The true story of the relationship between Alan Bennett and the singular Miss Shepherd, a woman of uncertain origins who ‘temporarily’ parked her van in Bennett’s London driveway and proceeded to live there for 15 years.
ActorsStarring: Maggie Smith, Alex Jennings, Frances de la Tour, Gwen Taylor, Dominic Cooper, James Corden, Roger Allam, Samuel Anderson, Dermot Crowley, Jim Broadbent, Russell Tovey, Stephen Campbell Moore, Eleanor Matsuura, Sacha Dhawan, Samuel Barnett, Marion Bailey, Deborah Findlay, David Calder, Elliot Levey, Jamie Parker, Geoffrey Streatfeild, Harriet Thorpe, Rosalind Knight, June Watson, Pandora Colin, George Taylor, Richard Banks, Tom Coulston, Aaron Neil, Jessica Bastick-Vines, Cecilia Noble, Clare Hammond, Sam McArdle, Giles Cooper
Based on true events, the story of The Lady in the Van was first captured in writer Alan Bennett’s memoirs and later in his West End play. Now there is also a movie.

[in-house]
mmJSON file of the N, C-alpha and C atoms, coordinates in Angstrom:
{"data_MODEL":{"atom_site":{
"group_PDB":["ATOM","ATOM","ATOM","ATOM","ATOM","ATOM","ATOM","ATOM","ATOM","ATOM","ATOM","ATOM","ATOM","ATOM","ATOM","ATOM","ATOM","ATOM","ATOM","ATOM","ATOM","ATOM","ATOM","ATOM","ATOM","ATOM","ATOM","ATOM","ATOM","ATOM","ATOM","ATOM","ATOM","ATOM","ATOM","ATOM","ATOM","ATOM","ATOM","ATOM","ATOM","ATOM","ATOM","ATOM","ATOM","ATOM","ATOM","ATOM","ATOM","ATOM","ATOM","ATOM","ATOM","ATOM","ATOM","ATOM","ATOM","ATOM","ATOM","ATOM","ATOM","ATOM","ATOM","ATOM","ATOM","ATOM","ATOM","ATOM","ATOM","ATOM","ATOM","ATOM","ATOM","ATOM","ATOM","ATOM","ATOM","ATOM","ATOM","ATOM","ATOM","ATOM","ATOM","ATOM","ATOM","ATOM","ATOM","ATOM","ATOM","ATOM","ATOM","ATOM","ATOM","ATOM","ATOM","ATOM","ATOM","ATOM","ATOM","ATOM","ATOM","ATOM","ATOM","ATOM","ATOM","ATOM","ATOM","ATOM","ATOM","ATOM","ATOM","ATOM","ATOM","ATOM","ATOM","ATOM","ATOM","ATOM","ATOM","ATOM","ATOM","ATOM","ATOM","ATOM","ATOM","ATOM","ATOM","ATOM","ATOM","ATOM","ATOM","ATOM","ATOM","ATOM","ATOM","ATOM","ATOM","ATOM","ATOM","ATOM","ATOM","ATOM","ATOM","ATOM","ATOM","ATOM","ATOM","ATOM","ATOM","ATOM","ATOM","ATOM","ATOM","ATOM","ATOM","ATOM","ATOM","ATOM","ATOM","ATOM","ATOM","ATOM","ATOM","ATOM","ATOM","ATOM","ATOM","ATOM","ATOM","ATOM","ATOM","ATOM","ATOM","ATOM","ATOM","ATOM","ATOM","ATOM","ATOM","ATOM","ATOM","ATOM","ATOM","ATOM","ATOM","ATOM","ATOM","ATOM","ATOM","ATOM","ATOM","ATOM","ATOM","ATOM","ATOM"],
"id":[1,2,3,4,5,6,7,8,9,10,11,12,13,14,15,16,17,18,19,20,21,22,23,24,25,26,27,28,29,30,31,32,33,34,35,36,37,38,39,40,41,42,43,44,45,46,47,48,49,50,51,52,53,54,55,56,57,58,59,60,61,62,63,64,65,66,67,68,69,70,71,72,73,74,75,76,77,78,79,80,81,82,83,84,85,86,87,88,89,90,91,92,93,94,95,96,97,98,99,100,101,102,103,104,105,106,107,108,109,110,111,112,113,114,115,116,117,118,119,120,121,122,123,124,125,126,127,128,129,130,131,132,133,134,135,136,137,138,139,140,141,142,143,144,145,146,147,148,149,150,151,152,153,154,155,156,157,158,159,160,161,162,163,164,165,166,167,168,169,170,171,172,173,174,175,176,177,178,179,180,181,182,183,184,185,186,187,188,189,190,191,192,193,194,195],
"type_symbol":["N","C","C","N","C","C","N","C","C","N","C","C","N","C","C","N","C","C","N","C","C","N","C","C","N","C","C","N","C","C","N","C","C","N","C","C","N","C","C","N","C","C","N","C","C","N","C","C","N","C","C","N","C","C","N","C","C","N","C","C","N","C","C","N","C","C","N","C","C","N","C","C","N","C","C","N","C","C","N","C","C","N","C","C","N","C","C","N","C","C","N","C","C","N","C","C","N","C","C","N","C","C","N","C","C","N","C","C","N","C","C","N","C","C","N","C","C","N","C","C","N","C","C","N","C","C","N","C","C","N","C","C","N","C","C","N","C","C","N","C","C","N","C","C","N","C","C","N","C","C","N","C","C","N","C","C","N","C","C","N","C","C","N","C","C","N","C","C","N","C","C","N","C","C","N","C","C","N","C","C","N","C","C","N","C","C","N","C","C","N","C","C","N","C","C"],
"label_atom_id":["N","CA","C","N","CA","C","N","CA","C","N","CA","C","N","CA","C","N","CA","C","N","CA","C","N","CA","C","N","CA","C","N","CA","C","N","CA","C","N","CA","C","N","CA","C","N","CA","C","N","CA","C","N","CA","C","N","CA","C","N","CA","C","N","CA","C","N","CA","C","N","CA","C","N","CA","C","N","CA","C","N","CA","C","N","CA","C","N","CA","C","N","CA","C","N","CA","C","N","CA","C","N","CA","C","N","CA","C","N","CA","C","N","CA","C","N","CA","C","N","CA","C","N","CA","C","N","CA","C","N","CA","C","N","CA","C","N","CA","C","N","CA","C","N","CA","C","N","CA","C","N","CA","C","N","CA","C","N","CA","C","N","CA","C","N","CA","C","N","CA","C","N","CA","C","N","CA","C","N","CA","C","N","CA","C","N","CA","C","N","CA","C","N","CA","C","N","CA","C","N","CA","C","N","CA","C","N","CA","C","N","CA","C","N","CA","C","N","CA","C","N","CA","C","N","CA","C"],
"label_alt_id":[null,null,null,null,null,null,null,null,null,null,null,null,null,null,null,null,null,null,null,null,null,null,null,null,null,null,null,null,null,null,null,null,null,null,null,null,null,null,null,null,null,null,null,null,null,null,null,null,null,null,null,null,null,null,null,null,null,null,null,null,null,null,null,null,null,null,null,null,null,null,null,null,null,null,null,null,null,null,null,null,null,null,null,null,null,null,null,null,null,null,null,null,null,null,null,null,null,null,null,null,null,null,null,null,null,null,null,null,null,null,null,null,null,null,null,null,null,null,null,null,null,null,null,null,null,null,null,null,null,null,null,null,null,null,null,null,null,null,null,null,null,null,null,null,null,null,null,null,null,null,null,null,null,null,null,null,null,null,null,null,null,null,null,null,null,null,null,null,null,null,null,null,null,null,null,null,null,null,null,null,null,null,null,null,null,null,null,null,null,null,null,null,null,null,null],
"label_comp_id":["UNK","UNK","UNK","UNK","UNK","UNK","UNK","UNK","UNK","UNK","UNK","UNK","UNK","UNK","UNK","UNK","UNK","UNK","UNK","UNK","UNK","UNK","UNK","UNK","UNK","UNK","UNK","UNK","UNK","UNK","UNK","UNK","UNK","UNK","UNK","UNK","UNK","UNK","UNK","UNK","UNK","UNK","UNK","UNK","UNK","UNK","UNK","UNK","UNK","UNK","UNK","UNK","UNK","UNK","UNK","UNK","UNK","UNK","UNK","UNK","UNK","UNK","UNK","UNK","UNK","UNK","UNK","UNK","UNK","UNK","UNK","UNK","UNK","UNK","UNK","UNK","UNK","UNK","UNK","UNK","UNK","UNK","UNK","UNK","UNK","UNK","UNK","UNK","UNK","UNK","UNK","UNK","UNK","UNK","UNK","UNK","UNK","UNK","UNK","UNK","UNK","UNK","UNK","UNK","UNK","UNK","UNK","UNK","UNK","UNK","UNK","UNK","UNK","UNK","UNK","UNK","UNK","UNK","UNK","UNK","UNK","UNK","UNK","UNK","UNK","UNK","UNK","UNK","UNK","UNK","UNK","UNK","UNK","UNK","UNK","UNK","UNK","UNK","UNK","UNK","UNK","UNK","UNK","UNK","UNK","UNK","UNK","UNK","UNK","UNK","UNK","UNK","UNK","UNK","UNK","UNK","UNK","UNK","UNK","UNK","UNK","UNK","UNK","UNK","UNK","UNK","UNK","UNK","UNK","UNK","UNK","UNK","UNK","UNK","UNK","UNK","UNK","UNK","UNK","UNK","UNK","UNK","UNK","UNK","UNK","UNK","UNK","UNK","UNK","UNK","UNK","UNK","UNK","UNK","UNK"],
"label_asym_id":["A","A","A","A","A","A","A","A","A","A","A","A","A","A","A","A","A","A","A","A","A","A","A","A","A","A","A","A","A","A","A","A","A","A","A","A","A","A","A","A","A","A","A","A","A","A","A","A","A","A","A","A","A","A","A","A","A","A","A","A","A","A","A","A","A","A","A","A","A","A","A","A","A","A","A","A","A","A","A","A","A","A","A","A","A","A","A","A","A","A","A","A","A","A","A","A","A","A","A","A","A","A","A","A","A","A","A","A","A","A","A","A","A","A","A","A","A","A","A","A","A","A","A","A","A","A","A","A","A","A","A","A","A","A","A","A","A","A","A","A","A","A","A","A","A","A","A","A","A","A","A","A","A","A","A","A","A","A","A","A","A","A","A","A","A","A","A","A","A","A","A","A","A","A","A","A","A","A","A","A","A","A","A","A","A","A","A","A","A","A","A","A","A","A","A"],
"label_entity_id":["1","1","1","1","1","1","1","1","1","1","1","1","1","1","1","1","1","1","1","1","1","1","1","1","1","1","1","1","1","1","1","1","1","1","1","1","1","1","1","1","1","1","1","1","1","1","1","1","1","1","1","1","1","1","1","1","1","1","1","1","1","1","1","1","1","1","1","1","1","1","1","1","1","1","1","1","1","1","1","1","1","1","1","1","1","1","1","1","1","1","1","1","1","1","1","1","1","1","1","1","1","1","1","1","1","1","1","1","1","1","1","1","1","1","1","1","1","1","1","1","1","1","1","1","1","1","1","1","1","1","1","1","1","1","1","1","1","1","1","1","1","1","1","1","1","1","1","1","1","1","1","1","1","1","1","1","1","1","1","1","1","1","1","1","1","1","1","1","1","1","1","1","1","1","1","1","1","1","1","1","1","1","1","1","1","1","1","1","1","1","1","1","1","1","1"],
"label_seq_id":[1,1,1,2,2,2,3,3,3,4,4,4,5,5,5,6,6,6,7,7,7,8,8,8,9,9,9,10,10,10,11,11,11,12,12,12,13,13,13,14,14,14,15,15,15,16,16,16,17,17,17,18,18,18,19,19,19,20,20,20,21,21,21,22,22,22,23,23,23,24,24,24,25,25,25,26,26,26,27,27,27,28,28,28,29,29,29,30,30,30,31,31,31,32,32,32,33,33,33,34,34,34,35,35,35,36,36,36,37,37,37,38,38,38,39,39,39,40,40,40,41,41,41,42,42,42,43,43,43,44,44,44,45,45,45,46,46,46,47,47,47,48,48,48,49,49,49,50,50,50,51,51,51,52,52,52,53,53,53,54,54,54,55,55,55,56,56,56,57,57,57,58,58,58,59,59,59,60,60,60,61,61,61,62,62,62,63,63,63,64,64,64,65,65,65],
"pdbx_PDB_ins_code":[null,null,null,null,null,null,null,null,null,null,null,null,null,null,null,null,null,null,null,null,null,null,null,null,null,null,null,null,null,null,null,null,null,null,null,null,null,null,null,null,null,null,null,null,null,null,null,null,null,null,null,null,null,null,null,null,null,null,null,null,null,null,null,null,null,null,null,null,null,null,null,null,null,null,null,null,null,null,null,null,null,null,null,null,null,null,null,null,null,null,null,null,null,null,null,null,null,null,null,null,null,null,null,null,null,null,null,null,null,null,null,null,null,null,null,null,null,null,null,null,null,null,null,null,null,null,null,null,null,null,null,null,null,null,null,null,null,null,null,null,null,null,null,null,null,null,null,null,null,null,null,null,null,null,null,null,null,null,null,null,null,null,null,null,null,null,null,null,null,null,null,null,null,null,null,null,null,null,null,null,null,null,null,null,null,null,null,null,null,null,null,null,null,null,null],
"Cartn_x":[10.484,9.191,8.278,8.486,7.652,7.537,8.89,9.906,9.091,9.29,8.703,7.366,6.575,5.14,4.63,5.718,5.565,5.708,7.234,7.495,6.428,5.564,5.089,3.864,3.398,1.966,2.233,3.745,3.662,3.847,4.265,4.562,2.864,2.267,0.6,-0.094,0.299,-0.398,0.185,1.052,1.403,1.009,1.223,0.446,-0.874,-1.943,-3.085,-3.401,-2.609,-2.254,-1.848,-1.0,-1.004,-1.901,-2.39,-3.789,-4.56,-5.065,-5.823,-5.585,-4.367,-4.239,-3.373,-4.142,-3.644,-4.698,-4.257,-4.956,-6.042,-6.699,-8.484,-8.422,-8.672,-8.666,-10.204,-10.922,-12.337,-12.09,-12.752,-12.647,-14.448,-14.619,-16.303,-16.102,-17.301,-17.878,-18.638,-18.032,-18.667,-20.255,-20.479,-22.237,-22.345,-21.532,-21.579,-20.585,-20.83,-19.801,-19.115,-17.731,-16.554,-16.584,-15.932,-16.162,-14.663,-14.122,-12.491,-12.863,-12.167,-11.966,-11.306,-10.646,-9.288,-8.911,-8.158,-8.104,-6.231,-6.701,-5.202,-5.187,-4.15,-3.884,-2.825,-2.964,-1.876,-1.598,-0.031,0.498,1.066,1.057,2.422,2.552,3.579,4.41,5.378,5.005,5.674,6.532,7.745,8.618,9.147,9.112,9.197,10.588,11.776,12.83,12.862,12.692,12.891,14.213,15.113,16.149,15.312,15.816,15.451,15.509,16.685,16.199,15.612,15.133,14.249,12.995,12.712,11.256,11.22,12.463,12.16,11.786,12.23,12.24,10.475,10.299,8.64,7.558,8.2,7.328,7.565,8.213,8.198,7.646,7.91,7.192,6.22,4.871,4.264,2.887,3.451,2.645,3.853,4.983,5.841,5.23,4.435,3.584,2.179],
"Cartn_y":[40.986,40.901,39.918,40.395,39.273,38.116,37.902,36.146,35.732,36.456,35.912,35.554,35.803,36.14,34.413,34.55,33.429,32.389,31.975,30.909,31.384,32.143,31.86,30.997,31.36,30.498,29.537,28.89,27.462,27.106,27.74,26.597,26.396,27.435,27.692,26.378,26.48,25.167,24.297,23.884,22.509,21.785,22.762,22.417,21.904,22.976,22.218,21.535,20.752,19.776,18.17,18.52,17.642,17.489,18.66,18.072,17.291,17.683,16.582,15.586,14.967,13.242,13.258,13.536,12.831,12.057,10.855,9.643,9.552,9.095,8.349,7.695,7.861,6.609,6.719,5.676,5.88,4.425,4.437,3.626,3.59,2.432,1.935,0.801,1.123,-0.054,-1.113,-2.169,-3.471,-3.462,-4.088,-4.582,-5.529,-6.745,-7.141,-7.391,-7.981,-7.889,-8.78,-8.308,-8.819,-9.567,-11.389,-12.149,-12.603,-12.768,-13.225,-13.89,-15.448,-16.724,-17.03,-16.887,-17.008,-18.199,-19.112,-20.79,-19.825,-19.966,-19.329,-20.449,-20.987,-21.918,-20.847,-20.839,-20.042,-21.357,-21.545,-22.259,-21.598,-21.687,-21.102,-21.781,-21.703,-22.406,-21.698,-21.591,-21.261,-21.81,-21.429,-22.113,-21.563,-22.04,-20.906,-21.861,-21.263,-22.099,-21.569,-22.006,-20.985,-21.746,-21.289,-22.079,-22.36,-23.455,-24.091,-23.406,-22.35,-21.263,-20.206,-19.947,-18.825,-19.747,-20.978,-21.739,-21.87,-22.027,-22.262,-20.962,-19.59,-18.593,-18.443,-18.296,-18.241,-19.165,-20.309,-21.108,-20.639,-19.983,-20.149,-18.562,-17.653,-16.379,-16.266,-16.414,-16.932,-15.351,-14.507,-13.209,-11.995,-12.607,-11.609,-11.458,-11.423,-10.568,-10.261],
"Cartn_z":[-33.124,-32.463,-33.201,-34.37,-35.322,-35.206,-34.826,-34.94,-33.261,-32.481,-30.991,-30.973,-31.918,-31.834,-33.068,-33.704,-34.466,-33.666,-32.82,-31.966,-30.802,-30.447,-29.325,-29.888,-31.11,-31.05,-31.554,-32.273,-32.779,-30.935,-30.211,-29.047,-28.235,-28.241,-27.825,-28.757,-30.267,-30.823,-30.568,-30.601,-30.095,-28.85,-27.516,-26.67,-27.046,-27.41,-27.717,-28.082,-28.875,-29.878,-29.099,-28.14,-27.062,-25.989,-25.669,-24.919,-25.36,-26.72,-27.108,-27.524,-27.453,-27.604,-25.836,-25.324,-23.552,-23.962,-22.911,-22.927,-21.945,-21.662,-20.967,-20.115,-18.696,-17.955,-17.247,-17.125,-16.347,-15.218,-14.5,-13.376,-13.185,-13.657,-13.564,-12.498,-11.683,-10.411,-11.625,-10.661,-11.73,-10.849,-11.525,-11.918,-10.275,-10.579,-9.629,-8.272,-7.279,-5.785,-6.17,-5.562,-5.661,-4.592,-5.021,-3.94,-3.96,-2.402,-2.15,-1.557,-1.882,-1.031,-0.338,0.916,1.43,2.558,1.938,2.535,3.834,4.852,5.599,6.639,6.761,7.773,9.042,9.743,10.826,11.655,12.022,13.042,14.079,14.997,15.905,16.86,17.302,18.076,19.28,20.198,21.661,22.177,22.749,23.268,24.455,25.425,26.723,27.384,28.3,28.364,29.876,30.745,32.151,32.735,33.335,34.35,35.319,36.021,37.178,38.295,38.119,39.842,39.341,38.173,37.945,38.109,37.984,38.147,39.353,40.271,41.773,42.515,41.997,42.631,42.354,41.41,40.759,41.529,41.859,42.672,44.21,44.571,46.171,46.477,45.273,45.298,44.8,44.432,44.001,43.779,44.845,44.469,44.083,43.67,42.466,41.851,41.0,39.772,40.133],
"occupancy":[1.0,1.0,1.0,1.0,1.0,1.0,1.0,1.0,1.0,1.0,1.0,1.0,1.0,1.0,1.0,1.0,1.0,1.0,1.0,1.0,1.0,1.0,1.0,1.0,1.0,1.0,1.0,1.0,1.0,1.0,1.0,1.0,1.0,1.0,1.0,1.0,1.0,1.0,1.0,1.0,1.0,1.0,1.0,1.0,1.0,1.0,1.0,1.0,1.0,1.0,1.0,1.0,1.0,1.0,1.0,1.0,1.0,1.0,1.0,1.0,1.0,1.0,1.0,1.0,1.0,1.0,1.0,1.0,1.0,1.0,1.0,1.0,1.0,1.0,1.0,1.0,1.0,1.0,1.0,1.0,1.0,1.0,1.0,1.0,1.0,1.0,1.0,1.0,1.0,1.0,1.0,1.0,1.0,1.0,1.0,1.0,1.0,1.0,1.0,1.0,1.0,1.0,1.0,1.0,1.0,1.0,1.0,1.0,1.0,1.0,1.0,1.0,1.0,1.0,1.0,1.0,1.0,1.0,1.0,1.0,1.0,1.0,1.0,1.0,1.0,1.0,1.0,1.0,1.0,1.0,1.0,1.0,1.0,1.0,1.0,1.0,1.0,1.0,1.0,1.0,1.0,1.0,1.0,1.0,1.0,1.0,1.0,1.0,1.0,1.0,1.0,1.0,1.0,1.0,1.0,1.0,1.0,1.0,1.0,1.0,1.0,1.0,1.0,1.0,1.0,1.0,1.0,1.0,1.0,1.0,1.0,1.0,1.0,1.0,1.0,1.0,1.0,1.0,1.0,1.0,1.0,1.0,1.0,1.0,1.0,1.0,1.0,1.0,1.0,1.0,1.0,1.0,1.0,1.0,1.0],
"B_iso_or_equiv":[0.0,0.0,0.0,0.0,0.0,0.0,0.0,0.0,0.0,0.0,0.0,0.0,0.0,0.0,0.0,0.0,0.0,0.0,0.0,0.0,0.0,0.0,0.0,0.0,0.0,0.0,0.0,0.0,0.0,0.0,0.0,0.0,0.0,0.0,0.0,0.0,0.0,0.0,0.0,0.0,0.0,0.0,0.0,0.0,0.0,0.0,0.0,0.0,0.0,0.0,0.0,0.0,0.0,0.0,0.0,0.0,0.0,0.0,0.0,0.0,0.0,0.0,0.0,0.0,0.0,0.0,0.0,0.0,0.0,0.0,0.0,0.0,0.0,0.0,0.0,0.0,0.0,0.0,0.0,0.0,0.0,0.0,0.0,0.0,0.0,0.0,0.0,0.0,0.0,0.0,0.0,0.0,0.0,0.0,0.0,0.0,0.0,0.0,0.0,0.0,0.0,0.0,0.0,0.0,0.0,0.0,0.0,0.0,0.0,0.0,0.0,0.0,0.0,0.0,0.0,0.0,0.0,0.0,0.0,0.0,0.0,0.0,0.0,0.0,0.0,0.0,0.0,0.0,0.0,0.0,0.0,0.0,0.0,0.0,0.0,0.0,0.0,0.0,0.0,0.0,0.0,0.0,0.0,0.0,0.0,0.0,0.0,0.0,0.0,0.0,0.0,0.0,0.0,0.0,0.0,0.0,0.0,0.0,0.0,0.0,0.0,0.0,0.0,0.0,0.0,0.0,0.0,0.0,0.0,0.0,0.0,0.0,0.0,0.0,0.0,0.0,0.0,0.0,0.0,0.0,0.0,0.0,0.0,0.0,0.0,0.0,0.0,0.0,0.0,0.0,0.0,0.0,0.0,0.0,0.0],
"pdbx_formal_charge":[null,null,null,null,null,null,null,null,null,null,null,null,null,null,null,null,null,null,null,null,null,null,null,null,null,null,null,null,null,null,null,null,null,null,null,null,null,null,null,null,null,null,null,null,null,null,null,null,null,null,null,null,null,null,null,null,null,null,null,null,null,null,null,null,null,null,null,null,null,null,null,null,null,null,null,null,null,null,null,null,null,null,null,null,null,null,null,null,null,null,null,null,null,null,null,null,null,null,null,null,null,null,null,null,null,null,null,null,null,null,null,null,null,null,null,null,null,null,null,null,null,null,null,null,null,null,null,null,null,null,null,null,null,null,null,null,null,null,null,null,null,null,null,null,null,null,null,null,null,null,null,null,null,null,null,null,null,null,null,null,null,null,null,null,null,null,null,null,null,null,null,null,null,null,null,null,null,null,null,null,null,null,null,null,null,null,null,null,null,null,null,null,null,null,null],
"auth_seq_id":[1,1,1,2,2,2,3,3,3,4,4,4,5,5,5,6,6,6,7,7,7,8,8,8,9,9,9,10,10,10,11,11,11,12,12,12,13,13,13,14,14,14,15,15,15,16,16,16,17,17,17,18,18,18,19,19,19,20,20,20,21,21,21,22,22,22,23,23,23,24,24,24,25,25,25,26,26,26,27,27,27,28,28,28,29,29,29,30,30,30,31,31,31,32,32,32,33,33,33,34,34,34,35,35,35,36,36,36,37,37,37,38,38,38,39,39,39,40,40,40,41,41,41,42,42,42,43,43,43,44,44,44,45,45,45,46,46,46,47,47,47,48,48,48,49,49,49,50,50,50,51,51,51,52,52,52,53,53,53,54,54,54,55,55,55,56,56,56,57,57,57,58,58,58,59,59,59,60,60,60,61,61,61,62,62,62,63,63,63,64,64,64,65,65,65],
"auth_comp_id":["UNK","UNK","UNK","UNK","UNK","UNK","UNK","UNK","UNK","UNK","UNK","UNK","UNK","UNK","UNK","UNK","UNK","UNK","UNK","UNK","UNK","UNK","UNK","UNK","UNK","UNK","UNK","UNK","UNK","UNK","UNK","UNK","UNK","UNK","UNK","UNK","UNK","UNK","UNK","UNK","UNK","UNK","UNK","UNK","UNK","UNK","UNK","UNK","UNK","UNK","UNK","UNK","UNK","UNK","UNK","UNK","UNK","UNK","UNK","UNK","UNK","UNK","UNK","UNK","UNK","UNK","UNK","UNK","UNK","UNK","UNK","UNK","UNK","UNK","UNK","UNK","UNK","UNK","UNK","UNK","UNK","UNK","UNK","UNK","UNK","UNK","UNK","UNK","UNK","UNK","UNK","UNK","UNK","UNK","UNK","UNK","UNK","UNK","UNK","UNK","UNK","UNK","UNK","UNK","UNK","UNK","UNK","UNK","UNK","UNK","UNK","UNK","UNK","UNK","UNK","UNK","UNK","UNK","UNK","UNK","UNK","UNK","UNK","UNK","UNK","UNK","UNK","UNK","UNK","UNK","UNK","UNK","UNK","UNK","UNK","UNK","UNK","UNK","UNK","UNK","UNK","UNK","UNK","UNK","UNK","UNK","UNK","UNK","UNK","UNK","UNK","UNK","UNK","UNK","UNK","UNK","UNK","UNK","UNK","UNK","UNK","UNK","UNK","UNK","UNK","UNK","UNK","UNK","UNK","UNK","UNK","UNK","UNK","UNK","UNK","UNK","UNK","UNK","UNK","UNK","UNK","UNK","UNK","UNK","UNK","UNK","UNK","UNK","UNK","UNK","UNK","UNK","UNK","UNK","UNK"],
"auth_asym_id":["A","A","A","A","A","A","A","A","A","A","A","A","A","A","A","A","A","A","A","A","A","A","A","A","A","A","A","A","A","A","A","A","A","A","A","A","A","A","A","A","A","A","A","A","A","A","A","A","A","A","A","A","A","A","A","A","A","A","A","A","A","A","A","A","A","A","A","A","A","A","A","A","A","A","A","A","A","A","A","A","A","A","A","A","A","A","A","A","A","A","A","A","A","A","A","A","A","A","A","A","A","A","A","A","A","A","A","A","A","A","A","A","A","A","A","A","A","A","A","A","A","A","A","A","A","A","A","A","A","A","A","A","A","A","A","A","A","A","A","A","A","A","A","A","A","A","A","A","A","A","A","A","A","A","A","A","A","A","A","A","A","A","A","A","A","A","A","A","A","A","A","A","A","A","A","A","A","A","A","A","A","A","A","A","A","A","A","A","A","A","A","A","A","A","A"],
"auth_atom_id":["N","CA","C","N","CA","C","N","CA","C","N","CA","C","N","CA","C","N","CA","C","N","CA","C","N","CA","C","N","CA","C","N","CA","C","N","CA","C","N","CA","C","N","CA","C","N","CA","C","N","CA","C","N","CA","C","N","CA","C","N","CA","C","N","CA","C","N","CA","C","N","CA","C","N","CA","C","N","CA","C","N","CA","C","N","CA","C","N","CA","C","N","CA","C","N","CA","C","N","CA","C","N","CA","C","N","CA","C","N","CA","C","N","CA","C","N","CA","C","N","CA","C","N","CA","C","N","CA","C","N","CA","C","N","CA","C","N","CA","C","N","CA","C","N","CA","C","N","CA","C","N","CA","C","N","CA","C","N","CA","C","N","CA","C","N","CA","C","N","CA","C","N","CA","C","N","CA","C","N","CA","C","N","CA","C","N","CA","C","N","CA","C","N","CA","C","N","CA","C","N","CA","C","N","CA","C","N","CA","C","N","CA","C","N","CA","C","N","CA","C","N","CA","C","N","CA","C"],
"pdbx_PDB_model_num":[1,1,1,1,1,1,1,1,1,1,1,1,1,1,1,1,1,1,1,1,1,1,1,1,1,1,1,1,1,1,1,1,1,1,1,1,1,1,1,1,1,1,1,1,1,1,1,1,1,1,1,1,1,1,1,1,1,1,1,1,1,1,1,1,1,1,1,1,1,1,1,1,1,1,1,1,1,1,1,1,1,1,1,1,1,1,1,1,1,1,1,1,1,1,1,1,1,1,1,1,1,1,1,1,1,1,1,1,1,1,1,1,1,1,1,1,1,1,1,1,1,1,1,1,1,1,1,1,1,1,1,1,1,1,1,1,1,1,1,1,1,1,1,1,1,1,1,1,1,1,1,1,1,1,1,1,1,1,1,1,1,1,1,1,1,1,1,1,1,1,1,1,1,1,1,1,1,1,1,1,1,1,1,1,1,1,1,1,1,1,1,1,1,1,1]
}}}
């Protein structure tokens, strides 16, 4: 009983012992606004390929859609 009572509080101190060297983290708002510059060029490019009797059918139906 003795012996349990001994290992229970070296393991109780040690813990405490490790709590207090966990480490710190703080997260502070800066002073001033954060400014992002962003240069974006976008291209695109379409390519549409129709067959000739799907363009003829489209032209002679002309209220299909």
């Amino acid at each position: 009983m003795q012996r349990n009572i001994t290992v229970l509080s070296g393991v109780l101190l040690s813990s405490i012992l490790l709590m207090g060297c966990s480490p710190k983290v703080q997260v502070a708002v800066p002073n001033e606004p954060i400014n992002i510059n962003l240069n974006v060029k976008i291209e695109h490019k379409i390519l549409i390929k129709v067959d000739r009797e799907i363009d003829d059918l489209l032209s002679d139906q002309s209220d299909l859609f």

‘The Lady in the Van’ was Mary Shepherd (Maggie Smith), an elderly vagrant living in her van in the streets of Camden in the 1970s and 80s. She came to live in Alan Bennett’s (Alex Jennings) driveway for some fifteen years. The movie tells the story of how Mary came to live, in her van, in Alan’s garden, and in a slow and roundabout way also discloses how she ended up living her autumn years in that van in the first place.
The movie has plenty of fine acting. The star by far of course is Maggie Smith who is wonderful to watch. And Alex Jennings holds up very well, and the combination of the two make an excellent pairing.
But there are a few problems with the movie. There just isn’t really enough of a story for a feature length movie. This may be because the way the script goed about slowly revealing more of Mary’s history is a bit clunky; the movie tries to be a comedy, but the more of Mary’s history is disclosed, the less that seems to work. And the finale works in storytelling terms but is poor in cinematographic terms.
You may want to watch it for the interplay between Alex Jennings and Maggie Smith, which has many lovely moments, and for plenty of dry and wry humour. But in the end, unfortunately, it is just too slow and clunky to be the minor gem I was hoping for.